Geometry Week 3 Sec 2.1 to 2.4 Definition: section 2.1 halfline the set of all points on a line on a given side of a given point of the line notation: is the halfline that contains all points on the
More informationPolygons are figures created from segments that do not intersect at any points other than their endpoints.
Unit #5 Lesson #1: Polygons and Their Angles. Polygons are figures created from segments that do not intersect at any points other than their endpoints. A polygon is convex if all of the interior angles
More information1 Symmetries of regular polyhedra
1230, notes 5 1 Symmetries of regular polyhedra Symmetry groups Recall: Group axioms: Suppose that (G, ) is a group and a, b, c are elements of G. Then (i) a b G (ii) (a b) c = a (b c) (iii) There is an
More informationA. 32 cu ft B. 49 cu ft C. 57 cu ft D. 1,145 cu ft. F. 96 sq in. G. 136 sq in. H. 192 sq in. J. 272 sq in. 5 in
7.5 The student will a) describe volume and surface area of cylinders; b) solve practical problems involving the volume and surface area of rectangular prisms and cylinders; and c) describe how changing
More informationLines, Segments, Rays, and Angles
Line and Angle Review Thursday, July 11, 2013 10:22 PM Lines, Segments, Rays, and Angles Slide Notes Title Lines, Segment, Ray A line goes on forever, so we use an arrow on each side to indicate that.
More informationGeometric Patterns. Introduction. Geometric Patterns 1 ~ Border Patterns. Geometric Patterns 2 ~ Tile Patterns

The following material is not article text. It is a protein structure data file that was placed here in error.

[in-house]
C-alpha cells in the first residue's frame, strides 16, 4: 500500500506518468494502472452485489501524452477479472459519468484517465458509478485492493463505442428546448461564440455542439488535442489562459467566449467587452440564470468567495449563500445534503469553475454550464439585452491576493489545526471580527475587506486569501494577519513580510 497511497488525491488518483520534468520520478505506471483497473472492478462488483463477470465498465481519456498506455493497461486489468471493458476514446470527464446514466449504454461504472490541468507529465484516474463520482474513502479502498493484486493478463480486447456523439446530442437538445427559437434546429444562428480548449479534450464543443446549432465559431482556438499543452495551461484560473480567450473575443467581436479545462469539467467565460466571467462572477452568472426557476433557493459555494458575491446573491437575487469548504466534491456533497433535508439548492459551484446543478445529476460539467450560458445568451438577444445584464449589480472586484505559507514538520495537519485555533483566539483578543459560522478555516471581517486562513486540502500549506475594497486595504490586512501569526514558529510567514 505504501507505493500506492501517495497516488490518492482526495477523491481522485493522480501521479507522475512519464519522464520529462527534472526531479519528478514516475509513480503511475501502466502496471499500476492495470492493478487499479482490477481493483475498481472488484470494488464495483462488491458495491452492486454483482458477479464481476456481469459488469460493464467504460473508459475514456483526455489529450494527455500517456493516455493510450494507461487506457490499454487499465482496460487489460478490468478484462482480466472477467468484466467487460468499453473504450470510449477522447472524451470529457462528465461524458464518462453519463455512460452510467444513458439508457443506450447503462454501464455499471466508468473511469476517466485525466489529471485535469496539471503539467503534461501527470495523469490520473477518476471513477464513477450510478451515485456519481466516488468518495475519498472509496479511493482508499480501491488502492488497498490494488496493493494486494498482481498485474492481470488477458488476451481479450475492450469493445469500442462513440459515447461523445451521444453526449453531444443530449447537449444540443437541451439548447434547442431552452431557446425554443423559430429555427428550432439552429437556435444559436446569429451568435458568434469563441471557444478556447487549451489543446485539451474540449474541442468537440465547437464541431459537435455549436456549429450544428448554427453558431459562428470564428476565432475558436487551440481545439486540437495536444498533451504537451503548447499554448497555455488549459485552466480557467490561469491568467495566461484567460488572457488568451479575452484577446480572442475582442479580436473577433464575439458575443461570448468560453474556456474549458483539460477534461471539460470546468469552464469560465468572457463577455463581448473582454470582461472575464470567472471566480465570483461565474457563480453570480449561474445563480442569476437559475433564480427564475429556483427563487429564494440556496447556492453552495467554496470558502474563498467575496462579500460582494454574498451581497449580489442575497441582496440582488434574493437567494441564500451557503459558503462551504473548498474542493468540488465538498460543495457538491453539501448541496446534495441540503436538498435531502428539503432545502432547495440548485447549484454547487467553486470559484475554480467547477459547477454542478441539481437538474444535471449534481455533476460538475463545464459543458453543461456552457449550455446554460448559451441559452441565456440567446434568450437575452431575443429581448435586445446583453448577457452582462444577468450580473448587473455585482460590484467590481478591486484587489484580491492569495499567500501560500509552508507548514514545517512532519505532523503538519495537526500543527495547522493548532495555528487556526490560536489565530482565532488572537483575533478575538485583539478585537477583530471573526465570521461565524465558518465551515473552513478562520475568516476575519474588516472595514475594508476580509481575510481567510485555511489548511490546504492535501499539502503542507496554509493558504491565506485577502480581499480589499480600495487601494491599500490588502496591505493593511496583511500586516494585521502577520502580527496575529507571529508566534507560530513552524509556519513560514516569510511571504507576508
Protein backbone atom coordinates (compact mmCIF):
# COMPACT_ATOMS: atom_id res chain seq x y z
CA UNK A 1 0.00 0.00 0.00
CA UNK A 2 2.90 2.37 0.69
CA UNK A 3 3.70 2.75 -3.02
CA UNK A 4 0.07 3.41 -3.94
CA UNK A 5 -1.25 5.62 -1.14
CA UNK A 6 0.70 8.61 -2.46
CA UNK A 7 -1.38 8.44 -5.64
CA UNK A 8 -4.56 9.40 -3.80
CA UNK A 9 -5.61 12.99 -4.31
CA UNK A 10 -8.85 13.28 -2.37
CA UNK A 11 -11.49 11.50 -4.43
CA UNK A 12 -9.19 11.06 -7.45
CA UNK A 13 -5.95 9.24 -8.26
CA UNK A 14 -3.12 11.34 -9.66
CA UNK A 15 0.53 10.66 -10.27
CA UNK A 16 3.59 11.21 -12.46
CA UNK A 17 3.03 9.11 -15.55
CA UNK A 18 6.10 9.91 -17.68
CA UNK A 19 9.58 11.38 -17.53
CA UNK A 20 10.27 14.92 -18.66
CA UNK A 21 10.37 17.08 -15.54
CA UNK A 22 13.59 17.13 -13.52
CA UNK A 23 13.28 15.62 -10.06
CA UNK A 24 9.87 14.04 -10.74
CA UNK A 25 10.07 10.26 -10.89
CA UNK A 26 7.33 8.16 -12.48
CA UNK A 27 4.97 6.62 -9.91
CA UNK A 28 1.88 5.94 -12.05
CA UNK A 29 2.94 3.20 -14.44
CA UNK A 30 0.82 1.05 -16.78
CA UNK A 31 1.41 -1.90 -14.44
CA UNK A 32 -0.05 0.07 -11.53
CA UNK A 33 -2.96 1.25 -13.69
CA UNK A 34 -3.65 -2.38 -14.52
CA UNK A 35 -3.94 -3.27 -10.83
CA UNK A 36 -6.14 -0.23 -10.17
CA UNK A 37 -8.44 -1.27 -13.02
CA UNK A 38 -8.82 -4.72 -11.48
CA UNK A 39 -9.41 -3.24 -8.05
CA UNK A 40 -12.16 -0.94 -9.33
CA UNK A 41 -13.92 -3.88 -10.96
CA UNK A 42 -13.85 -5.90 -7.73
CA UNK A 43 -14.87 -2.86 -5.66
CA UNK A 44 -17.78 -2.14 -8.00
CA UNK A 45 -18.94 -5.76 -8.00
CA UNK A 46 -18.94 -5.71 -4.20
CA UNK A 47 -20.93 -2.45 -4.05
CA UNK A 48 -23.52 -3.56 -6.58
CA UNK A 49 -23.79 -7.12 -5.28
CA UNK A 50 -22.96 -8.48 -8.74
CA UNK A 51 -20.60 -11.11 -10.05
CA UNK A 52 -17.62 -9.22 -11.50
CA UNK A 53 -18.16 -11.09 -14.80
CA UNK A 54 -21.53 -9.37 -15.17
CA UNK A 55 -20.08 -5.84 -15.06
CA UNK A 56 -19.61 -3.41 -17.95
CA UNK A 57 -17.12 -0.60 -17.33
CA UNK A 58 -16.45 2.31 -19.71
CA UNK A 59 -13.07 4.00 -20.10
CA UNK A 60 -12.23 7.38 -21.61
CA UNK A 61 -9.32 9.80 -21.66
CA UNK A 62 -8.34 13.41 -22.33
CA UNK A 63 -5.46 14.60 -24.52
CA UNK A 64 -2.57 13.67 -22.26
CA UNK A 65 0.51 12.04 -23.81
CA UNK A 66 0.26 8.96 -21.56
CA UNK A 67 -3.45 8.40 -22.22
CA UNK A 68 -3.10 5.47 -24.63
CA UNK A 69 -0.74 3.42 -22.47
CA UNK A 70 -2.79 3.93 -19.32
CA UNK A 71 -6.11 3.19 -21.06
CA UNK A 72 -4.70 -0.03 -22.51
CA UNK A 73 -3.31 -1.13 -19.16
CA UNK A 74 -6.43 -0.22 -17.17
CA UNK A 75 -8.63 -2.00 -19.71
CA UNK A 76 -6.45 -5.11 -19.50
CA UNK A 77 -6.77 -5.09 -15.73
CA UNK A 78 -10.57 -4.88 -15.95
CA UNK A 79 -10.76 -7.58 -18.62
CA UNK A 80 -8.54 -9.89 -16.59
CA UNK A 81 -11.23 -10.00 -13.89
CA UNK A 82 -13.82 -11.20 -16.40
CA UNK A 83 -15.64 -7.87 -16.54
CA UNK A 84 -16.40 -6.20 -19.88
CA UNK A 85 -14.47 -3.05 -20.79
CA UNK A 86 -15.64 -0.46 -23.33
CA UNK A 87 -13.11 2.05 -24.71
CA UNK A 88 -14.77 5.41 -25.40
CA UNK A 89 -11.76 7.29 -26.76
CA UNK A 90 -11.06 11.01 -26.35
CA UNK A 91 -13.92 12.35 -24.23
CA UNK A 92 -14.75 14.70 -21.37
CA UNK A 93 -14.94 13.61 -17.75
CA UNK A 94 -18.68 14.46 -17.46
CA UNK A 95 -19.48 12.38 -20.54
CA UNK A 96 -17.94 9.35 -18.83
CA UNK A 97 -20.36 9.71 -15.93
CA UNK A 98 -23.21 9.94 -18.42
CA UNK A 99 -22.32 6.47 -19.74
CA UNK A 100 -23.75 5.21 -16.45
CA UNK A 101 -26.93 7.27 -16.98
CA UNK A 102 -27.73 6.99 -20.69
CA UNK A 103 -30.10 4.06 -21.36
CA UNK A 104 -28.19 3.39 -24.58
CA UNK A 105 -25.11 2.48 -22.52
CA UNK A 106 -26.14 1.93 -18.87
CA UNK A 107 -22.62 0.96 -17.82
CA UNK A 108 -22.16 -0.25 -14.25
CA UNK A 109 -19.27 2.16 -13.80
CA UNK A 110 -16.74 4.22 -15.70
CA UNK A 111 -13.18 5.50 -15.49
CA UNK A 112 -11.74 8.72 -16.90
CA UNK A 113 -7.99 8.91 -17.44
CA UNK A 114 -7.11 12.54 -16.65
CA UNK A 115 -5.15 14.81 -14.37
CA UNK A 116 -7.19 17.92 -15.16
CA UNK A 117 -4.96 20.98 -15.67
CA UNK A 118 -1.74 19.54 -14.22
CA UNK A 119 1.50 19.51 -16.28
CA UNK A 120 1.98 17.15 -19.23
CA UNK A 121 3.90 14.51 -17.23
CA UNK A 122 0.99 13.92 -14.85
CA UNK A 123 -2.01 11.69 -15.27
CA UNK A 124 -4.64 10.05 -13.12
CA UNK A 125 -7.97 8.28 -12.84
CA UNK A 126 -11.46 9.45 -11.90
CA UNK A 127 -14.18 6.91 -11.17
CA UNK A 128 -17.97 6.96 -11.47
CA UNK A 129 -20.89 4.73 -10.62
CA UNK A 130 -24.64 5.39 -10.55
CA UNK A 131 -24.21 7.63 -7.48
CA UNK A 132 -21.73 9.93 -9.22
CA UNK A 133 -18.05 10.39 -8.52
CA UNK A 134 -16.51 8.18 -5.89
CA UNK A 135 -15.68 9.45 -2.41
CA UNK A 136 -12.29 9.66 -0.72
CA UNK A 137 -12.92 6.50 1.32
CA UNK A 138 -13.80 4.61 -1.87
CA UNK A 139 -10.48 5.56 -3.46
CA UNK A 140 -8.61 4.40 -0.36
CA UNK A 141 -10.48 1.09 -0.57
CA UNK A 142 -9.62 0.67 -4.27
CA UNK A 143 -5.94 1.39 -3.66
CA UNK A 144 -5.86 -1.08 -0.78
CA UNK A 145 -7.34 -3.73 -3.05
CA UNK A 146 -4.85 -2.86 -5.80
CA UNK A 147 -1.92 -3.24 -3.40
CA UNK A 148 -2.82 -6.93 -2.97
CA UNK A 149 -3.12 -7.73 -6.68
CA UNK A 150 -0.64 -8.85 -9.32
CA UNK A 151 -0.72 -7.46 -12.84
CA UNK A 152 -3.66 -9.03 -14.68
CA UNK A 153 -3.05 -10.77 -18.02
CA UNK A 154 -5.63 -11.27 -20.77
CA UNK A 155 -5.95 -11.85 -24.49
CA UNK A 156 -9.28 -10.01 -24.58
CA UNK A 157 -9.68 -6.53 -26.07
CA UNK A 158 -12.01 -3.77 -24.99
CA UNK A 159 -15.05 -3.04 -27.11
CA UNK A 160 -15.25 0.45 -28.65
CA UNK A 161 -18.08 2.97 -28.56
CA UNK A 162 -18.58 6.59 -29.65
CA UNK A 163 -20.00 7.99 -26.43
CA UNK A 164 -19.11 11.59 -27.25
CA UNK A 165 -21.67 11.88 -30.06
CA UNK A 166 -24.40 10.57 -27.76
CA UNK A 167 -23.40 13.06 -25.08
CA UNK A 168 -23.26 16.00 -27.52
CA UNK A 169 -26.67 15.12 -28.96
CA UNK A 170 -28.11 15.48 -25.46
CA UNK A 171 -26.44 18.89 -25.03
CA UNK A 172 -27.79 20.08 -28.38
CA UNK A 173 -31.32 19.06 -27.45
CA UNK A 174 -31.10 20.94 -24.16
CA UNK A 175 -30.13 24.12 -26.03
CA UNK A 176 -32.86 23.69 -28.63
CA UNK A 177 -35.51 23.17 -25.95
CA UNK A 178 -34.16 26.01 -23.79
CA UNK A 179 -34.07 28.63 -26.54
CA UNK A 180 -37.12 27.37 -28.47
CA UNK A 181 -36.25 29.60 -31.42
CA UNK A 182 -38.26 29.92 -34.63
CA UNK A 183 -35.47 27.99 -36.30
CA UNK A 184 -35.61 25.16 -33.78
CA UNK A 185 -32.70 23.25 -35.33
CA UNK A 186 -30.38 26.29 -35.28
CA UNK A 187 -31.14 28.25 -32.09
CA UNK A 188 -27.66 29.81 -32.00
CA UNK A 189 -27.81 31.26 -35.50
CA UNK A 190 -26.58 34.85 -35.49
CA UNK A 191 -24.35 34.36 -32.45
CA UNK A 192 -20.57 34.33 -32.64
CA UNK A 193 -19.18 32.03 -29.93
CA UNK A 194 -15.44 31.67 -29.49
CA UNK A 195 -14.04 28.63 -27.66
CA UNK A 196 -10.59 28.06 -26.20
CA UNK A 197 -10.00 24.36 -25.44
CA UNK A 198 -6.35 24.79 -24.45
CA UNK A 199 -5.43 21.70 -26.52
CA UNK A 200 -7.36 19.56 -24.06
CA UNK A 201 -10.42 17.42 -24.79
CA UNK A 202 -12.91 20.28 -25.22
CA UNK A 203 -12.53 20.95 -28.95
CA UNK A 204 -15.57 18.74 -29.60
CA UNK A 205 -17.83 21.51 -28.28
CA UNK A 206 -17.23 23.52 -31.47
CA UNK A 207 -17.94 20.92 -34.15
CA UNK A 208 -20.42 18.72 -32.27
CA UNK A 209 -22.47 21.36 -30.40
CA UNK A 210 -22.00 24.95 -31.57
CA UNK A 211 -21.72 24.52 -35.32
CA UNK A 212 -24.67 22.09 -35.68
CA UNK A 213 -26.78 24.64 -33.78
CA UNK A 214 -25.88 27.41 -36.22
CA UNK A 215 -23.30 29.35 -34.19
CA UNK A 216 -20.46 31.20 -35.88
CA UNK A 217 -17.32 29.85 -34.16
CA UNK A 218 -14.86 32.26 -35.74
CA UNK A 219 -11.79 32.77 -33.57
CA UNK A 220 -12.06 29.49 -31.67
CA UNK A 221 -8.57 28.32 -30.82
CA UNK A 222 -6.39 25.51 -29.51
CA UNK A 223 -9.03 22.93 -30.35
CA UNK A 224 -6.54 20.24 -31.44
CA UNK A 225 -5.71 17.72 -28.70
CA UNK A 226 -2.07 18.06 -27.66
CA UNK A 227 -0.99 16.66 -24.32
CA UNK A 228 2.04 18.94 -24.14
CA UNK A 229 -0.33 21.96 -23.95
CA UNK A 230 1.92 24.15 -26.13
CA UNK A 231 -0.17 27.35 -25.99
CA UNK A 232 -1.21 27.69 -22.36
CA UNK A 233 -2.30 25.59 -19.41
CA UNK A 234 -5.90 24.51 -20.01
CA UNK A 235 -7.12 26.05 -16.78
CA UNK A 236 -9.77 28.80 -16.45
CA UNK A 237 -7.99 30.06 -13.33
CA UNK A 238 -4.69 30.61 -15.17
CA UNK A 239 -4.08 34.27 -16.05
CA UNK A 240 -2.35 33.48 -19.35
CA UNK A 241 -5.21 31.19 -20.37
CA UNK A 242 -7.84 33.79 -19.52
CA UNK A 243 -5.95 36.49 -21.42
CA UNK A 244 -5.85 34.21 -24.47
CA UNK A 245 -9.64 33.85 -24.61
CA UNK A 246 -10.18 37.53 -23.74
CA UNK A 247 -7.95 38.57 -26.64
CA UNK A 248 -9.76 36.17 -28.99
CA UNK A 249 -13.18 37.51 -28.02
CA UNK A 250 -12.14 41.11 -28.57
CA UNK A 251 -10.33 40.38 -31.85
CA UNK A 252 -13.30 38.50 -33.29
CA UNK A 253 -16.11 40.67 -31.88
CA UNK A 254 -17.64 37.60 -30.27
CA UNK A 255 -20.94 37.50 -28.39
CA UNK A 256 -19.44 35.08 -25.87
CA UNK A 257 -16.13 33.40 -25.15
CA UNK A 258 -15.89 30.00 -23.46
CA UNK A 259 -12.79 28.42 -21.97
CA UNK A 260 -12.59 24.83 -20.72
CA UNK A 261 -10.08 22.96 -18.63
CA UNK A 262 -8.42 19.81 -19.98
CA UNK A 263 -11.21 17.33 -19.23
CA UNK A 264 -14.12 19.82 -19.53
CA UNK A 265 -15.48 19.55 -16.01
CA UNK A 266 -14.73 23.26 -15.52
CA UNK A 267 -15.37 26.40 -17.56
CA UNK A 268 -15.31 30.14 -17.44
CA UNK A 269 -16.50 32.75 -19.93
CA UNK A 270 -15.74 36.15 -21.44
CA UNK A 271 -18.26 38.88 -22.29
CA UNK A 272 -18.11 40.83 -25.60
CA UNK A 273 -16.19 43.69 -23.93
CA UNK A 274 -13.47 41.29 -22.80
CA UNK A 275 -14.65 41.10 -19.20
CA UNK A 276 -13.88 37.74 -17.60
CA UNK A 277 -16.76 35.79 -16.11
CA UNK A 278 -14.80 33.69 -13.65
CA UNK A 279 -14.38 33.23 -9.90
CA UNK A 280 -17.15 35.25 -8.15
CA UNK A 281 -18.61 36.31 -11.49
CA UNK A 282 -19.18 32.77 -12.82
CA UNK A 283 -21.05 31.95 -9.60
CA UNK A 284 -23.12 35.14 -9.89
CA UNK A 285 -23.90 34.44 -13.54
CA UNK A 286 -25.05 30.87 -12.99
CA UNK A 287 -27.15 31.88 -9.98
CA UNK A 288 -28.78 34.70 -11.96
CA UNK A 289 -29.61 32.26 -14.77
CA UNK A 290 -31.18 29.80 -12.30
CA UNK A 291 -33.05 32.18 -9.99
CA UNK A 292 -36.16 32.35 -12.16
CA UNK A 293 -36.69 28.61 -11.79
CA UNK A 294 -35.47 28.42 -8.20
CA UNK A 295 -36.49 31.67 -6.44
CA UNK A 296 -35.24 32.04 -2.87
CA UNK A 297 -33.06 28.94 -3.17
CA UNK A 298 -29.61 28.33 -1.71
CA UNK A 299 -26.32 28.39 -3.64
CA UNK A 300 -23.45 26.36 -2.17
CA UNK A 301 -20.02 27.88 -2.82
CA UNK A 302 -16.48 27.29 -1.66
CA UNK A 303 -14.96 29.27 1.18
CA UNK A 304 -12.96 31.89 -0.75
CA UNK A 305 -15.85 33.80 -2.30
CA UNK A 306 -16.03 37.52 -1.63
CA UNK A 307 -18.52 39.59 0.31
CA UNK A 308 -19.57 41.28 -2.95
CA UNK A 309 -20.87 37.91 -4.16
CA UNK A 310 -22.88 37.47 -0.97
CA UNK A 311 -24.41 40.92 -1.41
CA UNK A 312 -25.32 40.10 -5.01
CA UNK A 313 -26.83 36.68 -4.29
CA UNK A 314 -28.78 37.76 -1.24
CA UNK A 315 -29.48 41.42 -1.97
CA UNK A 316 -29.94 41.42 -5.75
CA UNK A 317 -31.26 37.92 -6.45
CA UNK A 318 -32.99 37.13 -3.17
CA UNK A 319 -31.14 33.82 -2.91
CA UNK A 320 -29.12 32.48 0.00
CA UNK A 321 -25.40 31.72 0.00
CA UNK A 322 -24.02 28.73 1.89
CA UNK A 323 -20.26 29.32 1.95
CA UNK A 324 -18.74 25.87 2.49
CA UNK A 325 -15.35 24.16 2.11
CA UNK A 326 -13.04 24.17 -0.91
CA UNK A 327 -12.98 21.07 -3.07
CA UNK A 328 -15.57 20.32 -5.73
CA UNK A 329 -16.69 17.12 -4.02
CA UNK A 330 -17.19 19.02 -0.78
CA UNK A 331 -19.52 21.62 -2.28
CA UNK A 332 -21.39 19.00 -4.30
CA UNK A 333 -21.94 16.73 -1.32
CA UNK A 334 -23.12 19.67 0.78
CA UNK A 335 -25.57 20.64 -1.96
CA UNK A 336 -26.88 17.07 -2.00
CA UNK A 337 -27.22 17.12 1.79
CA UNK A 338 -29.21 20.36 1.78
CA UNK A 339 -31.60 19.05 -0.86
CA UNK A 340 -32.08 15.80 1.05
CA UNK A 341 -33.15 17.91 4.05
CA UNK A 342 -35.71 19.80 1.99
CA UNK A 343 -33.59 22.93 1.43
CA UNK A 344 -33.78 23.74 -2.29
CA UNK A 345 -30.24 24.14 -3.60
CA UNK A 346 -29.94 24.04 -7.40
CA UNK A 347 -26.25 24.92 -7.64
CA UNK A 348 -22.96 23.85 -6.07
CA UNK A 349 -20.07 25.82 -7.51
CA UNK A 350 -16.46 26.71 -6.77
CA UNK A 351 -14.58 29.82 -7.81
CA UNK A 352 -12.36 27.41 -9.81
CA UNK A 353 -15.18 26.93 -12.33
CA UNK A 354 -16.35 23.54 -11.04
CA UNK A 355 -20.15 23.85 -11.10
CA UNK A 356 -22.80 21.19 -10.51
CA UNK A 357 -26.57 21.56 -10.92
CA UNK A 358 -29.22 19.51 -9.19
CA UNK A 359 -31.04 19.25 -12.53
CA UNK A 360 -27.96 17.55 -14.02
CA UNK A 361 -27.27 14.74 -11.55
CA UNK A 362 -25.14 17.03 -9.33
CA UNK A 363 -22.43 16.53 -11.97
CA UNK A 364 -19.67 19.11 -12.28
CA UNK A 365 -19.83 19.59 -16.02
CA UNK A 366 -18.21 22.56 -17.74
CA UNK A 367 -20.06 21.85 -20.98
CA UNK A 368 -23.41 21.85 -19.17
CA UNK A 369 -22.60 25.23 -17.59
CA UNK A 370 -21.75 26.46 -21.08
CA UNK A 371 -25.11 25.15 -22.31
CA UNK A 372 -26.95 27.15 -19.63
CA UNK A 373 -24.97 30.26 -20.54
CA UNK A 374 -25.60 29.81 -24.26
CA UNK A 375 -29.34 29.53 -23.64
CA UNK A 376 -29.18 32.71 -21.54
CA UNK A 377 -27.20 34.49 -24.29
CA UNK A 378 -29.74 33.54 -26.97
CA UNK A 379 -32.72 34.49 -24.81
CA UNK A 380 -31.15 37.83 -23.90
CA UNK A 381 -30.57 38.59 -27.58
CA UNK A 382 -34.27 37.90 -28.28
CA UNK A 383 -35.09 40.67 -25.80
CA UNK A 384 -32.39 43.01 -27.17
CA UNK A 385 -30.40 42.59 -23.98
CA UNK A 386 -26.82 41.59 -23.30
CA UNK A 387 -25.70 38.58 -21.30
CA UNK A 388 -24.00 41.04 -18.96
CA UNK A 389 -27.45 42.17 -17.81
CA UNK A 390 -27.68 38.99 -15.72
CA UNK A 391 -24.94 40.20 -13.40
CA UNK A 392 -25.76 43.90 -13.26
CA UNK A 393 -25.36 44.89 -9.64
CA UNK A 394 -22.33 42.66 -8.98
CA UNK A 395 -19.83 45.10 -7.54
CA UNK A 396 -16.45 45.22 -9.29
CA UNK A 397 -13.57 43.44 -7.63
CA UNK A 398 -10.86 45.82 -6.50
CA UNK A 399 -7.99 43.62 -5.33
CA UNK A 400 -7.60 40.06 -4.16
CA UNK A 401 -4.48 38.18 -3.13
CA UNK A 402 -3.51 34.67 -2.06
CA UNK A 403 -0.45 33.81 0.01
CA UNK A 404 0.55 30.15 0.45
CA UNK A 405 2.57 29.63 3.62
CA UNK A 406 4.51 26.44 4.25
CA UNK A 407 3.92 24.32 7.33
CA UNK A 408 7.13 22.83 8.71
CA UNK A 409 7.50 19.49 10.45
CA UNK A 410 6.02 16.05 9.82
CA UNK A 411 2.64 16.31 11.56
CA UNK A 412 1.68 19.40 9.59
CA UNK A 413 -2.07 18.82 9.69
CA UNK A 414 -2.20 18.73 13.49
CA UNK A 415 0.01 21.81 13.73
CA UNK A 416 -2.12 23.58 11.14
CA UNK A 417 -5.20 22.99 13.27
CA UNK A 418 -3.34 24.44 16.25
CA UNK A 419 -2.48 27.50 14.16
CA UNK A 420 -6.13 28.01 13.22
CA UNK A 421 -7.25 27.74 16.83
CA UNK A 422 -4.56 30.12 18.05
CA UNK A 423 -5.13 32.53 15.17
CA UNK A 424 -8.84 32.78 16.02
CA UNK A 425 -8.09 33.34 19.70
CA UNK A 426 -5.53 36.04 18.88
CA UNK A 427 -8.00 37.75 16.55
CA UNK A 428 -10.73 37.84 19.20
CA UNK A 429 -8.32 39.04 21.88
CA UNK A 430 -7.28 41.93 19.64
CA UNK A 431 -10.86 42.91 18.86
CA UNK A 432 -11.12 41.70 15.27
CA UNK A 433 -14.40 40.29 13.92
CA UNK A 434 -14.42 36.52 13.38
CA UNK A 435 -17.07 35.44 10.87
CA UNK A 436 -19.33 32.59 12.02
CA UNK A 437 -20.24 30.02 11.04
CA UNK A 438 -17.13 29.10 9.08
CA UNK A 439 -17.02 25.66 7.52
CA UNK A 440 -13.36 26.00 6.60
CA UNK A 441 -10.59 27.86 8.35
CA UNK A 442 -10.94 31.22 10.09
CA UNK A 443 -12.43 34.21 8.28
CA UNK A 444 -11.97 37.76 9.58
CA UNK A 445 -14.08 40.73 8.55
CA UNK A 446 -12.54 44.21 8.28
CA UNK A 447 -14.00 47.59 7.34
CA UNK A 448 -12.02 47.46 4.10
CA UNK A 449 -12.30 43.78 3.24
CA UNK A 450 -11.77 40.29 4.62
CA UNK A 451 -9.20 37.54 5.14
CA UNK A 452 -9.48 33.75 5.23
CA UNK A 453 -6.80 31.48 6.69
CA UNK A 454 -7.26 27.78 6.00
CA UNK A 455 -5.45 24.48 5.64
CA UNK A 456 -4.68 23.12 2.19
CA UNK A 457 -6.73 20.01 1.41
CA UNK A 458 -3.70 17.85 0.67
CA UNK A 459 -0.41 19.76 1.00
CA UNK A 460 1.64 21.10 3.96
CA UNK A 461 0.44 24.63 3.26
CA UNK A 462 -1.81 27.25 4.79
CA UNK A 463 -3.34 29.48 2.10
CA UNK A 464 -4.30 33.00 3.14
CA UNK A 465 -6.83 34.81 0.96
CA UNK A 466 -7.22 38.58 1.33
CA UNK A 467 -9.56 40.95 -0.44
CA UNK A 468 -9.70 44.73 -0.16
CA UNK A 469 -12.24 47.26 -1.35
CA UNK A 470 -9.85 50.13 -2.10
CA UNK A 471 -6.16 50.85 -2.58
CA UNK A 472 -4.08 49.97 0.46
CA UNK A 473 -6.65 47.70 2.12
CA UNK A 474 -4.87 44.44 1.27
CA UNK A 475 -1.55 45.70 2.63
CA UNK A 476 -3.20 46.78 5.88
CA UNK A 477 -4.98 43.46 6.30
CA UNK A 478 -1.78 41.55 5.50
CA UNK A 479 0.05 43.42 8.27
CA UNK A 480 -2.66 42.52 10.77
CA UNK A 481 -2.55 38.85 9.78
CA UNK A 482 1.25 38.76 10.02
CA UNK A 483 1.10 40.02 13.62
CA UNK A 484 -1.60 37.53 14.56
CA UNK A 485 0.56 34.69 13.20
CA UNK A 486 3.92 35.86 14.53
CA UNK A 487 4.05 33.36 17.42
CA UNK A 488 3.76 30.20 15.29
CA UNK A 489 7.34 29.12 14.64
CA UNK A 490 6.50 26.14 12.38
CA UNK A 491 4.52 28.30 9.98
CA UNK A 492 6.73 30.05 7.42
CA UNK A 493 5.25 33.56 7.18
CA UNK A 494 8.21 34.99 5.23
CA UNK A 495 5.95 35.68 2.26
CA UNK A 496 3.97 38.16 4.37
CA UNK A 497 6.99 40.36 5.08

Geometric Patterns Geometric Patterns Introduction In working with shapes, whether mathematically or artistically, it is necessary to have a good feeling for how more complex shapes can be made from simpler
More informationSec 1.1 CC Geometry  Constructions Name: 1. [COPY SEGMENT] Construct a segment with an endpoint of C and congruent to the segment AB.
Sec 1.1 CC Geometry  Constructions Name: 1. [COPY SEGMENT] Construct a segment with an endpoint of C and congruent to the segment AB. A B C **Using a ruler measure the two lengths to make sure they have
More informationNumeracy Targets. I can count at least 20 objects
Targets 1c I can read numbers up to 10 I can count up to 10 objects I can say the number names in order up to 20 I can write at least 4 numbers up to 10. When someone gives me a small number of objects
More informationPostulate 17 The area of a square is the square of the length of a. Postulate 18 If two figures are congruent, then they have the same.
Chapter 11: Areas of Plane Figures (page 422) 111: Areas of Rectangles (page 423) Rectangle Rectangular Region Area is measured in units. Postulate 17 The area of a square is the square of the length
More information4. How many integers between 2004 and 4002 are perfect squares?
5 is 0% of what number? What is the value of + 3 4 + 99 00? (alternating signs) 3 A frog is at the bottom of a well 0 feet deep It climbs up 3 feet every day, but slides back feet each night If it started